On Monday media reports identified Mr. Johnson as part of the Trump strategy of "smearing" witnesses appearing before Rep. Adam Schiff’s impeachment hearings. Let us note that the president lent plausibility to this charge by tweet-trashing Ambassador Marie Yovanovitch as she was delivering her testimony Friday, then on Sunday whacking Jennifer Williams, an aide to Vice President Mike Pence, as a "Never Trumper." There seems to be one under every bed these days.
Once Mr. Trump does his part to elevate storylines like this, the press merely has to stop and frisk anyone who vaguely fits the profile. So it was Monday for Mr. Johnson.
Herewith the testimony of the arresting officers at the Washington Post: "The tactic was deployed in a prominent way Monday when Sen. Ron Johnson (R-Wis.) laid out criticisms against Lt. Col. Alexander Vindman. . . . Johnson wrote without evidence that Vindman may be a member of a rebellious ‘deep state’ that ‘never accepted President Trump as legitimate’ and is working in secret to end his presidency."
Ron Johnson is one of the most independent-minded members of the Senate. He is frank in his opinions, to a fault. We should be grateful that the media singled him out in this way if only because it brought to our attention the full text of his 11-page letter to Reps. Jim Jordan and Devin Nunes, who asked for his account of what happened in Ukraine. Anyone desperate for useful context to this morass should read the senator’s letter.
For his sins, Mr. Johnson has become Congress’s principal advocate for Ukraine as it struggles to consolidate its independence—and overcome the existential threat—from Vladimir Putin’s Russia.
In the letter, Mr. Johnson expresses his disdain for how the Ukraine "whistleblower" narrative emerged: "If those working for the president don’t feel they can implement the president’s policy’s in good conscience, they should follow Gen. James Mattis’s example and resign. If they choose to do so, they can then take their disagreements public."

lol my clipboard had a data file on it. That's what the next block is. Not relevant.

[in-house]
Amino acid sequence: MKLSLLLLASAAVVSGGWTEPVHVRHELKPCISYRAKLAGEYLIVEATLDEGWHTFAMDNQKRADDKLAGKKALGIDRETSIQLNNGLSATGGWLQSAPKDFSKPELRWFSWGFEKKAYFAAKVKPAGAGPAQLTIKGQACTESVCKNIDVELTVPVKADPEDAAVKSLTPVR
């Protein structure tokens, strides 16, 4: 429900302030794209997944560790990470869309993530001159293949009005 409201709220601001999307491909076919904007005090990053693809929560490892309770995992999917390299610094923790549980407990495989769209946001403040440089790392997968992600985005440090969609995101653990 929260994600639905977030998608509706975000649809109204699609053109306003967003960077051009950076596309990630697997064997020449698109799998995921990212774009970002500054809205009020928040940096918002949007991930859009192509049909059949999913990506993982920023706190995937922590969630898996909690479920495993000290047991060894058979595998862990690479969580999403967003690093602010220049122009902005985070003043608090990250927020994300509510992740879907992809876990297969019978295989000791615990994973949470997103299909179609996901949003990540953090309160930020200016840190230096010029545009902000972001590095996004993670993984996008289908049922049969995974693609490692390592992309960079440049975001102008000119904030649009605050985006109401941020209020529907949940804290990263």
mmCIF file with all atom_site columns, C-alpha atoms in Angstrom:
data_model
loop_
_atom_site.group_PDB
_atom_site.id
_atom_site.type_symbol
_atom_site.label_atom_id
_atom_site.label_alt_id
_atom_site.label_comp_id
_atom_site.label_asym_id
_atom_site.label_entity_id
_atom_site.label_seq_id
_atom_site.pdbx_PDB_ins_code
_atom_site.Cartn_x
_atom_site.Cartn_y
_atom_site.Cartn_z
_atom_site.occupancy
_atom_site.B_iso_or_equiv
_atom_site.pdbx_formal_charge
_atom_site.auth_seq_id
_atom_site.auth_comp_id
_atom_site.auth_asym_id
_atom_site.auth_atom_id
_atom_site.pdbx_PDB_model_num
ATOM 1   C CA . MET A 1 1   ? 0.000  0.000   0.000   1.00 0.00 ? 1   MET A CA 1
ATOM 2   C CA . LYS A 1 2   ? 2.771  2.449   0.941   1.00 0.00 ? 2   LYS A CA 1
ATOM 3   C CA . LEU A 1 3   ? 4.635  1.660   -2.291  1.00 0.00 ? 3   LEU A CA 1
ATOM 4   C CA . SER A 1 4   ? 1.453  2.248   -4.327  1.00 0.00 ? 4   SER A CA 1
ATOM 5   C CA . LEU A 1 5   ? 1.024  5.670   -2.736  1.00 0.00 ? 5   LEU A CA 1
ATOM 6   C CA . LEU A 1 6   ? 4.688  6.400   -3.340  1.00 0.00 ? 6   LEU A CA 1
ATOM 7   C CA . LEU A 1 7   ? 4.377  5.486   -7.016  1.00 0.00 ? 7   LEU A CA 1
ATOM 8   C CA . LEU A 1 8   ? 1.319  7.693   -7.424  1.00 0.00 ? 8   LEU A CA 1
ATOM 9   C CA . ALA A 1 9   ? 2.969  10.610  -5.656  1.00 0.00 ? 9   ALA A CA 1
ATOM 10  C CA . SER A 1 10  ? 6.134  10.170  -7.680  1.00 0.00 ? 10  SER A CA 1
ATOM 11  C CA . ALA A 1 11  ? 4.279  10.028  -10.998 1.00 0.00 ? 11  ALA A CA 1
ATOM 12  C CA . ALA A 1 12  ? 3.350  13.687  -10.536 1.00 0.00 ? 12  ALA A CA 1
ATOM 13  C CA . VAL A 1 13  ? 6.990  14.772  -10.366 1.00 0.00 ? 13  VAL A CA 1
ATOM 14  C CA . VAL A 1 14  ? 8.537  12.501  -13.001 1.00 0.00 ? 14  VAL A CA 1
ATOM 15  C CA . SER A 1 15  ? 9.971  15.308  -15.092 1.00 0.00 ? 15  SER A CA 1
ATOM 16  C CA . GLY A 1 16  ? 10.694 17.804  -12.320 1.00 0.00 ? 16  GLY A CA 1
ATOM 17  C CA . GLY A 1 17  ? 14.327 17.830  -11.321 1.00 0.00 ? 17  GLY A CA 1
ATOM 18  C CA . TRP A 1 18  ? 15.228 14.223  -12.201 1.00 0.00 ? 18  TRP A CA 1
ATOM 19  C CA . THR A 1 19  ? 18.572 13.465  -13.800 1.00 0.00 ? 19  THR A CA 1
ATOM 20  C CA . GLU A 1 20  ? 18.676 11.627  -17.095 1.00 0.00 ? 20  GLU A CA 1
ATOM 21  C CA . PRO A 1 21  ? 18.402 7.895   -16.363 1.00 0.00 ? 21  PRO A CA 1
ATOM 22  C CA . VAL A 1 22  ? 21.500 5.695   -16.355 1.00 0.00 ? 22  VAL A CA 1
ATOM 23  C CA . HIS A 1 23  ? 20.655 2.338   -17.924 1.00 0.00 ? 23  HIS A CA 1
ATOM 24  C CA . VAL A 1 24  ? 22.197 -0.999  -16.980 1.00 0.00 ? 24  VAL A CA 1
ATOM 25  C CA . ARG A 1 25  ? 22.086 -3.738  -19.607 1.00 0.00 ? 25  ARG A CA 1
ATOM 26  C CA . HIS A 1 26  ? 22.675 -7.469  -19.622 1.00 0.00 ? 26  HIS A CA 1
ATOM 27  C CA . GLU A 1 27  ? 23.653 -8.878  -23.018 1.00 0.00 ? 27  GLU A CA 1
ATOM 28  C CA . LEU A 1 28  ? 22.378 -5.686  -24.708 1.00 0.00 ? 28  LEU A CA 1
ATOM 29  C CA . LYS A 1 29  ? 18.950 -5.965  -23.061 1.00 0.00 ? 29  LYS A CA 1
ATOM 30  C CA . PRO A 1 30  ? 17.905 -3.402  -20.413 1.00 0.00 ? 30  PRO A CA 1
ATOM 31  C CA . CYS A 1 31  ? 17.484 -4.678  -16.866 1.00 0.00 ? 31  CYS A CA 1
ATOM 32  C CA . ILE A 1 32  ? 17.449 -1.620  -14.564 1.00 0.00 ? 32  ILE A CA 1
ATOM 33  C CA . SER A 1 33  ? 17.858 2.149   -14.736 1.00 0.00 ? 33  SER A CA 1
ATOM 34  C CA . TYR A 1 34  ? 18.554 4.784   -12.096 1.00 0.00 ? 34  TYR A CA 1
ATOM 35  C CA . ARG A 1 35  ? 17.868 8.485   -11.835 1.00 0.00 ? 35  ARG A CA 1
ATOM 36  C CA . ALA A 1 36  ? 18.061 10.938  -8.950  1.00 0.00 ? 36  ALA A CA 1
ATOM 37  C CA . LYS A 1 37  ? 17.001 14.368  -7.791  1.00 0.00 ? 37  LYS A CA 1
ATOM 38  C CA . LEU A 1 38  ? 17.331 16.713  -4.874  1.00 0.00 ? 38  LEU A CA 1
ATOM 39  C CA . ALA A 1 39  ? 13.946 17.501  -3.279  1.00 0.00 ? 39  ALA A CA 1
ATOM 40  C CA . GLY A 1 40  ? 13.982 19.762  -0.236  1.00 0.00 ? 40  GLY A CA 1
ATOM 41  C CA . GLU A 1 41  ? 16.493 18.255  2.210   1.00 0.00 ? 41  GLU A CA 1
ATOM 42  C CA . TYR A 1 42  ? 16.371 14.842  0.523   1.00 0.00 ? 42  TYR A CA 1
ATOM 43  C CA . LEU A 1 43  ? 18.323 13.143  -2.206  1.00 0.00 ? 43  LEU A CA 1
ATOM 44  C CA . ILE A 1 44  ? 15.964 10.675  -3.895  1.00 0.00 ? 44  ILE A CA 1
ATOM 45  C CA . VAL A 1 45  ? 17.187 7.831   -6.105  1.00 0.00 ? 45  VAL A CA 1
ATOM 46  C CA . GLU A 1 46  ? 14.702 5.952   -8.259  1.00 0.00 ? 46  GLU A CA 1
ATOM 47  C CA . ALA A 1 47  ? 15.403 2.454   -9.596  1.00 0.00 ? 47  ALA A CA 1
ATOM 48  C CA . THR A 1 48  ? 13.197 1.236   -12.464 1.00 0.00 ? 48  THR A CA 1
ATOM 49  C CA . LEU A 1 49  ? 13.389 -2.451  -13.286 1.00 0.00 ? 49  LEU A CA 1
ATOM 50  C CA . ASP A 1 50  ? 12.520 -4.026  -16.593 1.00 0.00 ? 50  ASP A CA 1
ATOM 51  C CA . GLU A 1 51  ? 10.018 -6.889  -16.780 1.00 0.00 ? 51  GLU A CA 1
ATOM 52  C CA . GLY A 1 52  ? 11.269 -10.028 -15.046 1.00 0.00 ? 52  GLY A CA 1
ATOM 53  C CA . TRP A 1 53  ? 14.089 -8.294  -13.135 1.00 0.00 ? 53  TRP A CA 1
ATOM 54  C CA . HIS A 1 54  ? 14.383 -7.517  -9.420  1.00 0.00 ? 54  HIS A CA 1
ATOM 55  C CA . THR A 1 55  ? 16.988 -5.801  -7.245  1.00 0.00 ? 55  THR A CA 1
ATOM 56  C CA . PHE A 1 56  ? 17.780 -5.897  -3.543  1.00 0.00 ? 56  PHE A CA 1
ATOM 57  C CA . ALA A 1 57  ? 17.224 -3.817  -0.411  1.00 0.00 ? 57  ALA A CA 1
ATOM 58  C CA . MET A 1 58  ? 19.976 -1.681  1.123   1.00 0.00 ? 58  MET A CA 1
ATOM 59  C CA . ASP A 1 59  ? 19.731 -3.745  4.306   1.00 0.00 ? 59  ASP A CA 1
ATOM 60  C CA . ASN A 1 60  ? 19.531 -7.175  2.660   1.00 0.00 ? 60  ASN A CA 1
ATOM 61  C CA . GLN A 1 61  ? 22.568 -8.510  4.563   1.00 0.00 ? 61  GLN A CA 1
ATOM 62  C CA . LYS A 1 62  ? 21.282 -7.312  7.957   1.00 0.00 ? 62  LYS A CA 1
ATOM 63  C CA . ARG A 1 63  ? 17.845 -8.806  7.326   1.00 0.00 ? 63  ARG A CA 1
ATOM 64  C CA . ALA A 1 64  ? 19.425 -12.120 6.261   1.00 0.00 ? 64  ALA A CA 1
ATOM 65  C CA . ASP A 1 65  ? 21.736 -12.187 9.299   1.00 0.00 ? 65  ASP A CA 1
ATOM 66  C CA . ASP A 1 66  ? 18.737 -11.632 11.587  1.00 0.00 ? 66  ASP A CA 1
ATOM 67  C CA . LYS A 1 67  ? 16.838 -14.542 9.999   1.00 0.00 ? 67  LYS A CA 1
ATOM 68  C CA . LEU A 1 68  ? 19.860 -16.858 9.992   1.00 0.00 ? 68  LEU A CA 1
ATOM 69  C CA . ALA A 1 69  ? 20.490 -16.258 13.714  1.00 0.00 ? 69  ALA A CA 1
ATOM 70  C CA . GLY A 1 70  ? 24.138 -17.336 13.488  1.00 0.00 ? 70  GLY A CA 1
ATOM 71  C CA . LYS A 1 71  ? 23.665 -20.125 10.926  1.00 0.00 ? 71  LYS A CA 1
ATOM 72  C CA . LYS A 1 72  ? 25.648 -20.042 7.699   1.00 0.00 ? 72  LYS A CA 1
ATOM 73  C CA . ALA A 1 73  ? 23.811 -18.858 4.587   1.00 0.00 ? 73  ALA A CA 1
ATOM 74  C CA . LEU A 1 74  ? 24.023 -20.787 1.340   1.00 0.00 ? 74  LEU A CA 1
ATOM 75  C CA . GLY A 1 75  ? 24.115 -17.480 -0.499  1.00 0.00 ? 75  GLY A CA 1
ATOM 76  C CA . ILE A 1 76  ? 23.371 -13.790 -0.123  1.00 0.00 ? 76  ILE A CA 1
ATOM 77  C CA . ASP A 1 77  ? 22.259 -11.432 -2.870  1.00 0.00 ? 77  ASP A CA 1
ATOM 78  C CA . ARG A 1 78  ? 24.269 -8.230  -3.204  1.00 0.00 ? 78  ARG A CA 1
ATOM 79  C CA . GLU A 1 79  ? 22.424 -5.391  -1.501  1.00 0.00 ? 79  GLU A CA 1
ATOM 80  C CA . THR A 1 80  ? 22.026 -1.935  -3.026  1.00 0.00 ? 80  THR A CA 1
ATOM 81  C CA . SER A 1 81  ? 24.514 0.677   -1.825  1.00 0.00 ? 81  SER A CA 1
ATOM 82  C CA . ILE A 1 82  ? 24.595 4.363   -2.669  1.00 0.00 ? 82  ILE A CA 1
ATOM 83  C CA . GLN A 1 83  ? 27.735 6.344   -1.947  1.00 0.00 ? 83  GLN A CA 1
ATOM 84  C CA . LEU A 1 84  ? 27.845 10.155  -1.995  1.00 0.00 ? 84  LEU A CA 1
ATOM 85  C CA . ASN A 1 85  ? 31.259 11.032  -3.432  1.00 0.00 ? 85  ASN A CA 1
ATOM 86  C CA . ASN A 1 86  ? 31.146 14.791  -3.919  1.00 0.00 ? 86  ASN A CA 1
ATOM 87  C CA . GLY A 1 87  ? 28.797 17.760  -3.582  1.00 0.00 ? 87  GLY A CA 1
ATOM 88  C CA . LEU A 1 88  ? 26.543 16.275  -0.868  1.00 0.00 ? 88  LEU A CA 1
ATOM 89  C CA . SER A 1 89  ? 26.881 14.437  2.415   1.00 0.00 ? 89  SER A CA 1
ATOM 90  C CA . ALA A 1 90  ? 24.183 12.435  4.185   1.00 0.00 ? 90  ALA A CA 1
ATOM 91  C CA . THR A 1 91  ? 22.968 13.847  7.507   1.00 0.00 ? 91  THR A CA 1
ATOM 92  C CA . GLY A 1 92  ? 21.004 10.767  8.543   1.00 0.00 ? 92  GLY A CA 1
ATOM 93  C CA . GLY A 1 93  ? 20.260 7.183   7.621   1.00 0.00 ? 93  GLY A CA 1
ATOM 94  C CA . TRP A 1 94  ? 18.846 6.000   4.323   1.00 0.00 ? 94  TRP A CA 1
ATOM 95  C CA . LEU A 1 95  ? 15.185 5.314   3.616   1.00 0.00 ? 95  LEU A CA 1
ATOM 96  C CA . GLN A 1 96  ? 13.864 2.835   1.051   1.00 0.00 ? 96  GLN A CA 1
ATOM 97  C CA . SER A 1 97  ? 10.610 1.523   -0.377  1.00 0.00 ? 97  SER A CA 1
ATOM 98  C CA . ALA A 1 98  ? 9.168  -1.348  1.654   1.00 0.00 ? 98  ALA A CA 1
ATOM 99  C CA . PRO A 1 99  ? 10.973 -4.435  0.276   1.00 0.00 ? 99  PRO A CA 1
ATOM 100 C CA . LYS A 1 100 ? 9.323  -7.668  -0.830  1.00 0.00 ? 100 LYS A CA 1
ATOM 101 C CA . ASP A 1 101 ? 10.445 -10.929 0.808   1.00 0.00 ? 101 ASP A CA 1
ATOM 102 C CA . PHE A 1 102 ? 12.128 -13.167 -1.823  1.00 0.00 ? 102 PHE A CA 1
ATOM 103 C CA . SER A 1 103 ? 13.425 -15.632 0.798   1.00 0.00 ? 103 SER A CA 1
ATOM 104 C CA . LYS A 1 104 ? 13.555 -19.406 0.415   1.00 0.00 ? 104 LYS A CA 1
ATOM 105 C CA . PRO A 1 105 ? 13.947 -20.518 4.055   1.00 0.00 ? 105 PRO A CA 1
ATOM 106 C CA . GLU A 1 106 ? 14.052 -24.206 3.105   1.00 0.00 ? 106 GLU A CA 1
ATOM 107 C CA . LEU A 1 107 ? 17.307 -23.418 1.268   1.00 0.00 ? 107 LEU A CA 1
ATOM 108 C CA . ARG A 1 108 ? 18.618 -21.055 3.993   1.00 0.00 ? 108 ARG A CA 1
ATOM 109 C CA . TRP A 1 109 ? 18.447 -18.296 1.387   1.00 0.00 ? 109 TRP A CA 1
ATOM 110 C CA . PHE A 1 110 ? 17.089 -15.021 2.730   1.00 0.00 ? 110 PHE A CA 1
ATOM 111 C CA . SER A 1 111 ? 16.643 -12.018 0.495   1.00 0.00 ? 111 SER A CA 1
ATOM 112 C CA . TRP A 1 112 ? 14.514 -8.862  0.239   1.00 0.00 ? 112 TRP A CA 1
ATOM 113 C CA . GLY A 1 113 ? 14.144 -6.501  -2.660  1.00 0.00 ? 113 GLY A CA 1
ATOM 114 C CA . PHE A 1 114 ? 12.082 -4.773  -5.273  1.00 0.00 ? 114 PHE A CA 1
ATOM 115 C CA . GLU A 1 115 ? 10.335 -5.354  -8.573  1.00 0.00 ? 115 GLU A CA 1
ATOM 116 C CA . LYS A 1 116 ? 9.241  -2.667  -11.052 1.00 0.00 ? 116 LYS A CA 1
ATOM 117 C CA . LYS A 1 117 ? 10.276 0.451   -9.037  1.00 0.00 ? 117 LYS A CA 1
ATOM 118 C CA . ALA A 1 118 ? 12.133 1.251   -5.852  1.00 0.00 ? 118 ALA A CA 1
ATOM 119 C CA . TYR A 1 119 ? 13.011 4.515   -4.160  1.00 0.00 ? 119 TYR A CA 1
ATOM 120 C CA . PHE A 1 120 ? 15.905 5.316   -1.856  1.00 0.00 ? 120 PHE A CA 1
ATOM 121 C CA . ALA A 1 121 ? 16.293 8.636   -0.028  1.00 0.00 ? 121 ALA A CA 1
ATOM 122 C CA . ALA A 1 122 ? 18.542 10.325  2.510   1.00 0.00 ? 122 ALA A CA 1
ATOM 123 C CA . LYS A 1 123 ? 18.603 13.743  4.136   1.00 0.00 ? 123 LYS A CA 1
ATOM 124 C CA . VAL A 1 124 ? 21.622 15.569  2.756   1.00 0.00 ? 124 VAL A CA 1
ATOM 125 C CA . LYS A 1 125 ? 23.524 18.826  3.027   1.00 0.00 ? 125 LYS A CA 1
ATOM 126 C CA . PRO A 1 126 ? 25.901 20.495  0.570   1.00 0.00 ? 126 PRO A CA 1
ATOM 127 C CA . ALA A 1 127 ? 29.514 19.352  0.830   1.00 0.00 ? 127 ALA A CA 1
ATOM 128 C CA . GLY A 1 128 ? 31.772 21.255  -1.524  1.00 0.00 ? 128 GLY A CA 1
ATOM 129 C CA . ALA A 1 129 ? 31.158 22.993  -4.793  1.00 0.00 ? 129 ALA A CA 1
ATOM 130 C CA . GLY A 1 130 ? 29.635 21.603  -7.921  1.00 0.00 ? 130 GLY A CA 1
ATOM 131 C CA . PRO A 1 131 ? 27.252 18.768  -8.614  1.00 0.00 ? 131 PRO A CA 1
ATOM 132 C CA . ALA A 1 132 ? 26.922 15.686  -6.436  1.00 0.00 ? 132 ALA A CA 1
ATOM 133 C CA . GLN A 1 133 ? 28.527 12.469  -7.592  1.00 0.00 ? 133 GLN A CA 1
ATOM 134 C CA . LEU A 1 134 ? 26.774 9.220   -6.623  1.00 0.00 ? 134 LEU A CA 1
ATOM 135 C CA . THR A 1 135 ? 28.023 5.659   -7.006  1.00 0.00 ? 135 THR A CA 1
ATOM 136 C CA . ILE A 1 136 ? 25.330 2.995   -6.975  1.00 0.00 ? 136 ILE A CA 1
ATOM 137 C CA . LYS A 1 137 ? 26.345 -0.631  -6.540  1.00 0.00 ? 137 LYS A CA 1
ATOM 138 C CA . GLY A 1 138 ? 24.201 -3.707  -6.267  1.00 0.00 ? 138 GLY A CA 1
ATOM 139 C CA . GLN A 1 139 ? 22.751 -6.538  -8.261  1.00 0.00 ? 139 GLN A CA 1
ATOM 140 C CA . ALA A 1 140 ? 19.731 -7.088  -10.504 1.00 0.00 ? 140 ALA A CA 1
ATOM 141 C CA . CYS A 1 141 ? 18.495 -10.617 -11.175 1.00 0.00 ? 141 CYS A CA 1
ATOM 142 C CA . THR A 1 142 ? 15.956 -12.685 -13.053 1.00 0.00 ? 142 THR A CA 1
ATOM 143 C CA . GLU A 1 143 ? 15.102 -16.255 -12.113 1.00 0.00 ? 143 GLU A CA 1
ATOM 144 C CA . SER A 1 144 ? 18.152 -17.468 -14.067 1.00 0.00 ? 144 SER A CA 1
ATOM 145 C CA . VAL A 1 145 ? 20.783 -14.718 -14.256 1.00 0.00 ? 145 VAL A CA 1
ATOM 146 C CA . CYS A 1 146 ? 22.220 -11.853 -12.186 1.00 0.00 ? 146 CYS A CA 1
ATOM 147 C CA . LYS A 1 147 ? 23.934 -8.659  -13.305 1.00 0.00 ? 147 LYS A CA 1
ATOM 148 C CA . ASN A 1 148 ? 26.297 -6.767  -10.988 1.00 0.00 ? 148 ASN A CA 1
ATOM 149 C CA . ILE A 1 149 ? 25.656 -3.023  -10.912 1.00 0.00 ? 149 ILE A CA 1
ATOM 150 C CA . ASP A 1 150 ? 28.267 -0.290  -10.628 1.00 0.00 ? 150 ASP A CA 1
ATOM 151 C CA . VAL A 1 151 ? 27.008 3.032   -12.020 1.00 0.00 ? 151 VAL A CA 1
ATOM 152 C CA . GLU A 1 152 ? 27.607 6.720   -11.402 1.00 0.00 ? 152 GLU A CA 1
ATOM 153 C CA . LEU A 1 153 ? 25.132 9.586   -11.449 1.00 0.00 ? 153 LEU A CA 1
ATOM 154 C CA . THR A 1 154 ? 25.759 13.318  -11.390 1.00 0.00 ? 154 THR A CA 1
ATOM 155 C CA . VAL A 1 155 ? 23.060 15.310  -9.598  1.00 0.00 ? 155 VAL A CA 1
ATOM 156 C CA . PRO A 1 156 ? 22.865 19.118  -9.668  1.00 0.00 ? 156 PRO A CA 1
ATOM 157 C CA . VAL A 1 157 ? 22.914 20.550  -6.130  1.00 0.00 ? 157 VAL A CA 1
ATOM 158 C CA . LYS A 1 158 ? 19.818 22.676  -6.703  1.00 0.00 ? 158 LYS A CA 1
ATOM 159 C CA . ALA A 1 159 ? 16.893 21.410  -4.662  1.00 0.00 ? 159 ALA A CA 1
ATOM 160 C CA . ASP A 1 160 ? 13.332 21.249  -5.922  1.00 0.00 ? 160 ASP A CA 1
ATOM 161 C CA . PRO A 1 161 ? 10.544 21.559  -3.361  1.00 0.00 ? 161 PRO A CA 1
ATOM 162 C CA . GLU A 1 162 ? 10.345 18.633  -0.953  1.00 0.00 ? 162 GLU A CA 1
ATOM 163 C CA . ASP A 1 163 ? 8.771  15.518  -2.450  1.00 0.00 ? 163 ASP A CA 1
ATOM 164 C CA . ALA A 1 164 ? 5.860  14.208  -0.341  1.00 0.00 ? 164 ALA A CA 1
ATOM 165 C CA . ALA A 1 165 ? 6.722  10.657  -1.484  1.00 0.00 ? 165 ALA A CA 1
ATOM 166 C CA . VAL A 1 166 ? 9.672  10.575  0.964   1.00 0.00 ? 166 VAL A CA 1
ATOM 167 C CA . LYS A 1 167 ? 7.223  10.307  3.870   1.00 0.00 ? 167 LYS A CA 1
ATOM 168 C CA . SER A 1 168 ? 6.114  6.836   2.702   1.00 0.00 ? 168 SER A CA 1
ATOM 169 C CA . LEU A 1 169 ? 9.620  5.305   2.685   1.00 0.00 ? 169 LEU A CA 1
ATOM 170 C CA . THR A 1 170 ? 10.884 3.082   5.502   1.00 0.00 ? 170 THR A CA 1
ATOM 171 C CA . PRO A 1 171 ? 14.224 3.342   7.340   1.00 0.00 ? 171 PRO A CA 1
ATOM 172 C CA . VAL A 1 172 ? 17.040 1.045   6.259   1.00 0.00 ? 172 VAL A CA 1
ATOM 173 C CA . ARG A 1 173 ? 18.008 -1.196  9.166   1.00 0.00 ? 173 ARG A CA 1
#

Mr. Johnson pressed Mr. Trump in several meetings to see the larger stakes in the Ukraine aid. "I wasn’t suggesting we support the oligarchs and other corrupt Ukrainians," he writes. He was urging support for "the courageous Ukrainians who had overthrown Putin’s puppet, Viktor Yanukovich, and delivered a remarkable 73% mandate in electing [Volodymyr] Zelensky to fight corruption." Withholding such support, he told Mr. Trump, "looked horrible politically in that it could be used to bolster the ‘Trump is soft on Russia’ mantra."
Because he wasn’t asked, at no point does Mr. Johnson raise the broader implications of the Ukraine episode for Mr. Trump’s foreign policy—but we will.
We will in no small part because the Pelosi-Schiff impeachment project reveals what has gone so badly wrong in Washington. The "resistance" has degraded into an endless personal vendetta between Mr. Trump, Democrats and the media. The rest of us are onlookers to what looks like a blood feud between families in 13th-century Italy.
The impeachment diverts attention from a more important issue that sits beneath the Ukraine narrative—to wit, Mr. Trump’s distant, increasingly isolationist attitude toward the world. No matter which global problem involves already existing U.S. interests, his common denominator is to back off and let it fester.
Ambassador Gordon Sondland’s Wednesday testimony makes clear that helping Ukraine defend itself was the point of all this internal effort. That was settled Trump administration policy until Mr. Trump took to obsessing over Ukraine’s alleged involvement in the 2016 U.S. presidential campaign. Then he began telling everyone: "They are all corrupt. They are all terrible people. I don’t want to spend any time with that."
Hong Kong is in a grand rebellion against being subsumed inside a Communist Party model that has controlled China since 1949. But Mr. Trump has said little more about this historic struggle than, "I’m sure they’ll be able to work it out."
As to the imperative of getting a trade deal with China, Ronald Reagan negotiated over nuclear missiles with Russia while simultaneously saying, "Mr. Gorbachev, tear down this wall." Thirty years ago this month the Berlin Wall fell, freeing millions.
Mr. Trump’s foreign policy—as it has evolved, and despite the sort of heroic efforts we now know administration officials made on behalf of Ukraine—has become more Rand Paul than Ronald Reagan.
The Ukraine episode should be a pretext for an election-year debate about the U.S. role in the world. Instead, with all of Washington complicit, it’s a political kangaroo.